- Learn new ideas and material that’s at a quality level on par with other, larger industry conferences, but in a setting that allows for thorough discussion and access to thought leaders in the industry — at a level you can’t get elsewhere. Speakers stayed in the sessions throughout the day, and attendees could talk with them at any time.
- Network with other industry professionals and conference speakers while participating in activities that were team building-esque. These events did a great job of taking people out of the business-like conference setting into fun activities that broke down common barriers that some of the more structured conference events sometimes put up. I mean, when else would conference-goers have a chance to go inner tubing with Bruce Clay?
For the second segment of SEM Synergy this week, I sat down with Ian Lurie, founder of Portent, Inc., to talk a bit about some very new research he uncovered through Facebook’s Graph API. This research suggested the level of interaction a brand has within its social media networks can actually affect rankings.
What struck me in our conversation and in my time at Search and Social was the level of data that’s available to people to mine and to use within their marketing efforts through the Facebook’s Open Graph and Graph API. In addition to Ian’s research, several other presenters at the conference mentioned ways to use the data Facebook provides in ways that can make a difference, including sessions by Dennis Yu of BlitzLocal and Christi Olson of Decide.
During the segment with Ian, we also talked about Ian’s book, Conversation Marketing. The book, initially published in 2002 and updated since, seemed to me like it had concepts ahead of its time, forecasting how important social media would become in marketing. Ian responded with an astute observation about social media as simply the progression of marketing, not some novel concept that came out of nowhere:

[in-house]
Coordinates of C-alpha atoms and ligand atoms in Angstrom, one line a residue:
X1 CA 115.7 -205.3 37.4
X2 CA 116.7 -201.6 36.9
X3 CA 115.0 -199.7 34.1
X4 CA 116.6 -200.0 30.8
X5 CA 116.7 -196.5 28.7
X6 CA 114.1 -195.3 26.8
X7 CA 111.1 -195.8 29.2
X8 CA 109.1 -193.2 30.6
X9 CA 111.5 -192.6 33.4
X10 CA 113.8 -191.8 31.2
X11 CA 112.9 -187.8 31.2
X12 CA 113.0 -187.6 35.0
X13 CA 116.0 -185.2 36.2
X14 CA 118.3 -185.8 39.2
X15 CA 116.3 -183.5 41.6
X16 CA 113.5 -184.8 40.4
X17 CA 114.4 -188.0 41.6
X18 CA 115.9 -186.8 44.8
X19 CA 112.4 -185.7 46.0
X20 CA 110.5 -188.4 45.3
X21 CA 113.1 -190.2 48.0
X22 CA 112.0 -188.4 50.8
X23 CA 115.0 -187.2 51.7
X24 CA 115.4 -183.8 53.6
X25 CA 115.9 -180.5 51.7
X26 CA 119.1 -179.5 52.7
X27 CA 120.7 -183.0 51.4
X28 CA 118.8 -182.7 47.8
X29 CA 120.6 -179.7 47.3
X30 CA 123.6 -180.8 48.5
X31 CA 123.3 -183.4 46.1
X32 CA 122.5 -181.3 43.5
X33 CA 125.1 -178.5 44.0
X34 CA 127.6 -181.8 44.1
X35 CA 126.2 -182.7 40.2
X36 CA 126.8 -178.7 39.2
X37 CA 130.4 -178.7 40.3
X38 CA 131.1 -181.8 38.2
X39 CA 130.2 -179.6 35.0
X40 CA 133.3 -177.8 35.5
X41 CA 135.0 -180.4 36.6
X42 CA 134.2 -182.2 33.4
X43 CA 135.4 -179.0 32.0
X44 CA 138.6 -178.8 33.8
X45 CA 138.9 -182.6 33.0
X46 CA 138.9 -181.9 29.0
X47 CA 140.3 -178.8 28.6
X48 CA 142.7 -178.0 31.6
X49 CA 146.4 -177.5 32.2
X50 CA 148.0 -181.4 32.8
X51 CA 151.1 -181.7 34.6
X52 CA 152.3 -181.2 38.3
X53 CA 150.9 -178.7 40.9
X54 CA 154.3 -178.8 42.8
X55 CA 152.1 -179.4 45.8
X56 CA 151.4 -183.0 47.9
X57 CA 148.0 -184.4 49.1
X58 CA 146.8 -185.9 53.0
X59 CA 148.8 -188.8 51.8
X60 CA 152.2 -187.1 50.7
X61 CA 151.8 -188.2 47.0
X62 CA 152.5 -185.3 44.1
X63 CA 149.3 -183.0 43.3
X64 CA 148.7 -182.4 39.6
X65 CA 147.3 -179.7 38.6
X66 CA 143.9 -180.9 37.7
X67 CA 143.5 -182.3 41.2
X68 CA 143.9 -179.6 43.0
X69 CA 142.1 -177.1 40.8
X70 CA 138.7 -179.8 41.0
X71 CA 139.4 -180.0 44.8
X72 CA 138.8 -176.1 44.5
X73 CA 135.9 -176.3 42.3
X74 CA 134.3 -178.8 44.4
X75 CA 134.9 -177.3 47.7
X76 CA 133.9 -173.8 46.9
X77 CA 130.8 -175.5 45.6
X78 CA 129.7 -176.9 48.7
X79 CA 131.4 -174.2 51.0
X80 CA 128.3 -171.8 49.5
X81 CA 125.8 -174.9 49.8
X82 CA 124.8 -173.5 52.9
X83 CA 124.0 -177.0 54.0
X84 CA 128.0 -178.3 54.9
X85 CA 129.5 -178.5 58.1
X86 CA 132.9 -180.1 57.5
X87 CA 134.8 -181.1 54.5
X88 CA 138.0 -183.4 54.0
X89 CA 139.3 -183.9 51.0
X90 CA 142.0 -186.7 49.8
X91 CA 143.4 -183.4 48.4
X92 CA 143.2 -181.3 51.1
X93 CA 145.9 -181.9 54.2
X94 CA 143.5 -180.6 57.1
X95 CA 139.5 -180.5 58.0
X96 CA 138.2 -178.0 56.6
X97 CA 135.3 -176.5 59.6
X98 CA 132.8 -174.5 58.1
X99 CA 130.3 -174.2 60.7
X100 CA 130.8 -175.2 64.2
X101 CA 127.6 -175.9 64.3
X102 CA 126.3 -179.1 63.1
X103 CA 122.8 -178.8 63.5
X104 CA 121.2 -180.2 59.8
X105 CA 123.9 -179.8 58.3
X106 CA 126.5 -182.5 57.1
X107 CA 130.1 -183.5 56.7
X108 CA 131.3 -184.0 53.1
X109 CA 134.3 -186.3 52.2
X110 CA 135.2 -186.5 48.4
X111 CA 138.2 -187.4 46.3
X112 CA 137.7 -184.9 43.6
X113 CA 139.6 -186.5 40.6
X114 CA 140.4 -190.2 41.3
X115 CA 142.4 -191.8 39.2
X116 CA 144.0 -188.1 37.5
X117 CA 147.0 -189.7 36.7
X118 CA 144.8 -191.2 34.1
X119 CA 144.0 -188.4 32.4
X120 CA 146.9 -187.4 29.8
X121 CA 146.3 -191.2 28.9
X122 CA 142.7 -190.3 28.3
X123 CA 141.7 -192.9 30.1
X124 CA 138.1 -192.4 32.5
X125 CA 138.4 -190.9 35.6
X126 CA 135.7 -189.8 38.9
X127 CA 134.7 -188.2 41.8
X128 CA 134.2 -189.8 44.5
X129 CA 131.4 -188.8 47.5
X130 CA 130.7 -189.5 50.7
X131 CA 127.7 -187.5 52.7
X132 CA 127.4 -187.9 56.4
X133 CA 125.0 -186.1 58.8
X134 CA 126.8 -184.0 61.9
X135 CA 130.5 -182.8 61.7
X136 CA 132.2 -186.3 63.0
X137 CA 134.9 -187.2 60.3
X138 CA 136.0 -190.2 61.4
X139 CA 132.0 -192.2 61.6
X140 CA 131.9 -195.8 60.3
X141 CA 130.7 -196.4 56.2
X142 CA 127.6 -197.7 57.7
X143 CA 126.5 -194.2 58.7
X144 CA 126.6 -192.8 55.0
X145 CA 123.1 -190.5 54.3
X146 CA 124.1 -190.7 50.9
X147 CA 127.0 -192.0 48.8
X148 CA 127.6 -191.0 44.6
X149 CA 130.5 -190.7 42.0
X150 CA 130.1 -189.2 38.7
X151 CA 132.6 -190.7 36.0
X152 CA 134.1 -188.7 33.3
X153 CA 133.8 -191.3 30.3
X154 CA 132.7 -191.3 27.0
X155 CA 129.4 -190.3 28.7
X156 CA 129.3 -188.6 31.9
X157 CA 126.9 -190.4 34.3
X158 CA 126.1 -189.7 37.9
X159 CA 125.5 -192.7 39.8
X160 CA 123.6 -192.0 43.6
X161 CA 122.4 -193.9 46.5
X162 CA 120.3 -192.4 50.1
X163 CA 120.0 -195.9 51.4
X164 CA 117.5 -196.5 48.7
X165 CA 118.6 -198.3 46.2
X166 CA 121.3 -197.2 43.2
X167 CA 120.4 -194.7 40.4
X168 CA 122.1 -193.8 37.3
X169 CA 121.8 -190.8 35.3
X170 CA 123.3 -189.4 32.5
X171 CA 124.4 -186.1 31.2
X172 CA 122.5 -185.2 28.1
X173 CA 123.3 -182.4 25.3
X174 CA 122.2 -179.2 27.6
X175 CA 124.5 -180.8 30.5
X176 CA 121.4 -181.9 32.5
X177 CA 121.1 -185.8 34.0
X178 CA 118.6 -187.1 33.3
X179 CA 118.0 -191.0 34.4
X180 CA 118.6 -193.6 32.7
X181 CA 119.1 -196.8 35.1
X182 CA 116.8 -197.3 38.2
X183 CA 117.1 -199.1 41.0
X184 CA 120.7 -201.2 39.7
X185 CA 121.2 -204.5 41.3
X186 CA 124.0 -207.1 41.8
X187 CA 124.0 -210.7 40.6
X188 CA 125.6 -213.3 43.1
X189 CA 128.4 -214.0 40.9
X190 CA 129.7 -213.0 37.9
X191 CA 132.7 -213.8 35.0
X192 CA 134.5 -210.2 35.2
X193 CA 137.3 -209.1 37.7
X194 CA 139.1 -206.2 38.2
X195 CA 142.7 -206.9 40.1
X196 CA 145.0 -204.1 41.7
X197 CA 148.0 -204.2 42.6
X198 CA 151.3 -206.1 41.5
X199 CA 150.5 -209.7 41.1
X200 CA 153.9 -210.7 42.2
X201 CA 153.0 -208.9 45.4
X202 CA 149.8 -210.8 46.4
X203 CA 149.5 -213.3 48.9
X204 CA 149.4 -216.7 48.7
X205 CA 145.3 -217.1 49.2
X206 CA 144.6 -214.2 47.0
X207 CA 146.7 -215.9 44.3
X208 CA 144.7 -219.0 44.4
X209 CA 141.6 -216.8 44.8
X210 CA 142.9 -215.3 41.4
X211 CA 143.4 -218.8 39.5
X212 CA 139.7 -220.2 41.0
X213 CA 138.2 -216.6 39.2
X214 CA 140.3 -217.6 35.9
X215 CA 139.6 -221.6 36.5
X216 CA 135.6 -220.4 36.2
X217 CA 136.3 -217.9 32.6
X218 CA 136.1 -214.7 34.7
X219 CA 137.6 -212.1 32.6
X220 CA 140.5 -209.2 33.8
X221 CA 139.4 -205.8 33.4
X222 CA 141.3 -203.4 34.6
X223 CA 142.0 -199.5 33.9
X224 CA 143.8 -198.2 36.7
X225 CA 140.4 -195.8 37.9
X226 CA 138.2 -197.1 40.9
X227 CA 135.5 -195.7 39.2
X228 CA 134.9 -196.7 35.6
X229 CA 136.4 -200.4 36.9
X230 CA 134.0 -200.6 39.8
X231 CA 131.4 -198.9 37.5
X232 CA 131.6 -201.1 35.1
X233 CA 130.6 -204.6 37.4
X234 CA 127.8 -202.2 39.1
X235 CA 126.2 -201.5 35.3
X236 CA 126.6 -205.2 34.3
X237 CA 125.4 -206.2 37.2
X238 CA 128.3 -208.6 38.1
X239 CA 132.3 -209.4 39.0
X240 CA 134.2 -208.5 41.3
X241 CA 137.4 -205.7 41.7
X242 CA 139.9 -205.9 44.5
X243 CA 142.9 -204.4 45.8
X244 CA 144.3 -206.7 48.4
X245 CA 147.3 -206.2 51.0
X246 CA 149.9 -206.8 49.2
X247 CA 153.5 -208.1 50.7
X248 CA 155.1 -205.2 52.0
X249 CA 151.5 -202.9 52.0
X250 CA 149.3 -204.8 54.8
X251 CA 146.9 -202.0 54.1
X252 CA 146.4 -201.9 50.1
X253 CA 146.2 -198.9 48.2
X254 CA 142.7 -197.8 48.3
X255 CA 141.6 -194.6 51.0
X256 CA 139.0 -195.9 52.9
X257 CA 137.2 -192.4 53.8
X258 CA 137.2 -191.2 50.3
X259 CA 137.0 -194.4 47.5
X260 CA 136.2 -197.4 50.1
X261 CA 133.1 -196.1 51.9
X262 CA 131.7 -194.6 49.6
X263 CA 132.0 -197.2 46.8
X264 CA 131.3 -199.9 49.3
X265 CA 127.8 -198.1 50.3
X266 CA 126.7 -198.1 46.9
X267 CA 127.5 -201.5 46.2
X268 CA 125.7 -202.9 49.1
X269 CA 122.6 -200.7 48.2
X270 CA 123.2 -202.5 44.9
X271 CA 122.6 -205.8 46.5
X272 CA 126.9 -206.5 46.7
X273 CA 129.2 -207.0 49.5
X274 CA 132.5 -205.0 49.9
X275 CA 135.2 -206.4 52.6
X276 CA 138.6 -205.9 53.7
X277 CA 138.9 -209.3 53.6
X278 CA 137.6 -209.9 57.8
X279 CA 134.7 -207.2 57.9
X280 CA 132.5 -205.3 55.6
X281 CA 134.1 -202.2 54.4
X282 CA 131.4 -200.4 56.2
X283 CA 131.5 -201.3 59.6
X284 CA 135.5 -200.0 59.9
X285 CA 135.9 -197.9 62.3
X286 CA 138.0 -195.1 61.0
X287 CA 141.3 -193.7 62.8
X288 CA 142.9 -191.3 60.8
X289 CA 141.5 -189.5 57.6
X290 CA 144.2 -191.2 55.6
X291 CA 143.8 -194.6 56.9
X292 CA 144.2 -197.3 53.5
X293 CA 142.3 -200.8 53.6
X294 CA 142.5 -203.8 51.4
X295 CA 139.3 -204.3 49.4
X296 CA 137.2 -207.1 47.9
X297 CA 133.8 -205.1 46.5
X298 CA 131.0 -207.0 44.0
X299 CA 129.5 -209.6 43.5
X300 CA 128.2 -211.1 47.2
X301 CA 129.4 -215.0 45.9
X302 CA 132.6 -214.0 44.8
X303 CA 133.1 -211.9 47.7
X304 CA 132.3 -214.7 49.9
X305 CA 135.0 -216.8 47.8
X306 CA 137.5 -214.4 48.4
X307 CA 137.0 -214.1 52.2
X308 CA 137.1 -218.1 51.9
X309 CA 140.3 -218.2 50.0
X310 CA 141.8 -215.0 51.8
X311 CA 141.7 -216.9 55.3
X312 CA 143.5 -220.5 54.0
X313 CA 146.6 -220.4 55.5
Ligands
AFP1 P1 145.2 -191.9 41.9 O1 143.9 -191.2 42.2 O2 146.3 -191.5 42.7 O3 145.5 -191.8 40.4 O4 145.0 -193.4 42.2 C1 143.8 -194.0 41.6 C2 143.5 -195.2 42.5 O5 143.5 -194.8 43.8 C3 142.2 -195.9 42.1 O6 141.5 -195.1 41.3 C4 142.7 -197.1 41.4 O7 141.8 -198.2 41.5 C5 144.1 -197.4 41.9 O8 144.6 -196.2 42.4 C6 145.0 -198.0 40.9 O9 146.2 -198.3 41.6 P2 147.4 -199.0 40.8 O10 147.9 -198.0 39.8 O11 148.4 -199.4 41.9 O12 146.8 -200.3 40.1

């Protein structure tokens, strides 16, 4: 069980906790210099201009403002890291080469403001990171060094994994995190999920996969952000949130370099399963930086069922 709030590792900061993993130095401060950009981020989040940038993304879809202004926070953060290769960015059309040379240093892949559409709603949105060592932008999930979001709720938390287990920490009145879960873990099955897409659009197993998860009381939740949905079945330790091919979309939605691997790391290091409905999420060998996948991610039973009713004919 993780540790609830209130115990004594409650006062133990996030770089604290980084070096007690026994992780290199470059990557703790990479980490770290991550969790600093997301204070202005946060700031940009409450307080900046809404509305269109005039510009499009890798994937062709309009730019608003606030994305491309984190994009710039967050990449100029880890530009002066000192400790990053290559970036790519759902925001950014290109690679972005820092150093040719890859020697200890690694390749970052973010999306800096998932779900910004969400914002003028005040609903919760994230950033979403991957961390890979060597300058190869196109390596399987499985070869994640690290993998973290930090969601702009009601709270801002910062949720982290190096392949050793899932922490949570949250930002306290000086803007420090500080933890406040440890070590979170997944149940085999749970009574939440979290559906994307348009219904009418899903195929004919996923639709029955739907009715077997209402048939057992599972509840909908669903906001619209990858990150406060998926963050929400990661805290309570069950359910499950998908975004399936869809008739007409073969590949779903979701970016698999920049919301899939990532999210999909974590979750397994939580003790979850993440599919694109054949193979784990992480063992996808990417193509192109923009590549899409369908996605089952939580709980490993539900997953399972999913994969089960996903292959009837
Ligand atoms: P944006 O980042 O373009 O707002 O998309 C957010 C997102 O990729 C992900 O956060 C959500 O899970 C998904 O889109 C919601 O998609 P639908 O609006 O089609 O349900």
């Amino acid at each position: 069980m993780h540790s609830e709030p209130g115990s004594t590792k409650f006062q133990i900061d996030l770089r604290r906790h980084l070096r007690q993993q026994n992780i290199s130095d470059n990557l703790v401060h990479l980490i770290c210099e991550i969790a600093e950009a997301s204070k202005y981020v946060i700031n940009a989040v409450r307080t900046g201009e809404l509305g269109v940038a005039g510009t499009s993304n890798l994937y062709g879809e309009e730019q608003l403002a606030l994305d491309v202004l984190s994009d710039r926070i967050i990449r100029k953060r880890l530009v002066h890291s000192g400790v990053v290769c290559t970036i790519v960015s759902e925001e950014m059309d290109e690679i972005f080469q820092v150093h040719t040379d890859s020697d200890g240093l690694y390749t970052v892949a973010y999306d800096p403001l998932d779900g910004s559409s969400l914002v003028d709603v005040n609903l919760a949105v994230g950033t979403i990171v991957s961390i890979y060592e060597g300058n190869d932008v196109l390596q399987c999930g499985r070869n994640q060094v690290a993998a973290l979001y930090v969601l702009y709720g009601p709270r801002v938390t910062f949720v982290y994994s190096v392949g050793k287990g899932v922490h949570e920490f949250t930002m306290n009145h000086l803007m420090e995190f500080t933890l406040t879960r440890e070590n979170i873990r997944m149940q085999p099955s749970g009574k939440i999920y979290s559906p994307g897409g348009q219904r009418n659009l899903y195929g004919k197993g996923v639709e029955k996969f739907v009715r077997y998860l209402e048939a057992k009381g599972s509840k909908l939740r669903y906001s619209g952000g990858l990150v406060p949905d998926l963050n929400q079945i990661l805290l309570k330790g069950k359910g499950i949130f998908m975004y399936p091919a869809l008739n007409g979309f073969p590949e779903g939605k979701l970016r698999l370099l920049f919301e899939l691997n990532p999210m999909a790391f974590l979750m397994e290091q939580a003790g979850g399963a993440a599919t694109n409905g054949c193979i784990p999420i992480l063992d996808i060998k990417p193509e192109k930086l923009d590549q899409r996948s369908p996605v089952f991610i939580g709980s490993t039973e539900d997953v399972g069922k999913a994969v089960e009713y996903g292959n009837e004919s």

“… Marketing has always worked this way. Everything you did in traditional advertising and traditional marketing – even back to when people were nailing broadsides up in the town square … it was all about putting together a clear message that would get people to respond, and a response was often that they would talk to other people about it. That’s never really changed. Literally, since we’ve been hitting each other over the heads with rocks, it’s worked that way.
“So, I’ve always tried to tell people, ‘Look, if you think of it this way, then the move from traditional marketing to Internet marketing to whatever comes next, is a fairly easy one. It’s more about just knowing what the new channel is. If you don’t, if you try to treat Internet marketing as some mystical new thing that came out of nowhere – or social media – it gets very, very intimidating.’”
I also happened to snap a picture of Ian during his presentation right at the time he changed his slide (which happened to be the most opportune time):
I should clarify that in this instance, “crap” is actually a good thing. His acronym for approaching social media includes: curate, reward, answer and prove it. For more on Ian’s presentation on social media, links, votes and rankings, check out the slide deck.
Finally, what you didn’t see behind the scenes after the SEM Synergy recording was our new friend Danny Hashimoto, an island local, giving Bruce and I an amazing presentation of his cacao superfood mousse – complete with a taste testing (at my benefit).
In addition to his amazing treats, Danny runs a business there that takes people out into the wild of Kauai, hiking and exploring unseen parts of the island. You can learn more about Danny in the following video: